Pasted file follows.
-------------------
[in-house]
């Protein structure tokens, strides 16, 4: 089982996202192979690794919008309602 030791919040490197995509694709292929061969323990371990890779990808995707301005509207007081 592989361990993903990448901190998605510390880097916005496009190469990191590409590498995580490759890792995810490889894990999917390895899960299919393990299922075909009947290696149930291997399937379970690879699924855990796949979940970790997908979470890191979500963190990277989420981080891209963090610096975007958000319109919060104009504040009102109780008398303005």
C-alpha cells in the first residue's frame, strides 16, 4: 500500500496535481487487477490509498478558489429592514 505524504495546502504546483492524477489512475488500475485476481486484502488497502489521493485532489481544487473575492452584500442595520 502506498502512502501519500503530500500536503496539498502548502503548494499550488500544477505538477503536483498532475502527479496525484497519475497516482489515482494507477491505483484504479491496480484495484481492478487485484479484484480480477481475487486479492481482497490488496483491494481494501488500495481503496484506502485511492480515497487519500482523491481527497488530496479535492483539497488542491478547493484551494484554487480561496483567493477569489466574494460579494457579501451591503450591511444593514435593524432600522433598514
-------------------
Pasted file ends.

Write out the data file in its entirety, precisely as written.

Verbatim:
[in-house]
């Protein structure tokens, strides 16, 4: 089982996202192979690794919008309602 030791919040490197995509694709292929061969323990371990890779990808995707301005509207007081 592989361990993903990448901190998605510390880097916005496009190469990191590409590498995580490759890792995810490889894990999917390895899960299919393990299922075909009947290696149930291997399937379970690879699924855990796949979940970790997908979470890191979500963190990277989420981080891209963090610096975007958000319109919060104009504040009102109780008398303005």
C-alpha cells in the first residue's frame, strides 16, 4: 500500500496535481487487477490509498478558489429592514 505524504495546502504546483492524477489512475488500475485476481486484502488497502489521493485532489481544487473575492452584500442595520 502506498502512502501519500503530500500536503496539498502548502503548494499550488500544477505538477503536483498532475502527479496525484497519475497516482489515482494507477491505483484504479491496480484495484481492478487485484479484484480480477481475487486479492481482497490488496483491494481494501488500495481503496484506502485511492480515497487519500482523491481527497488530496479535492483539497488542491478547493484551494484554487480561496483567493477569489466574494460579494457579501451591503450591511444593514435593524432600522433598514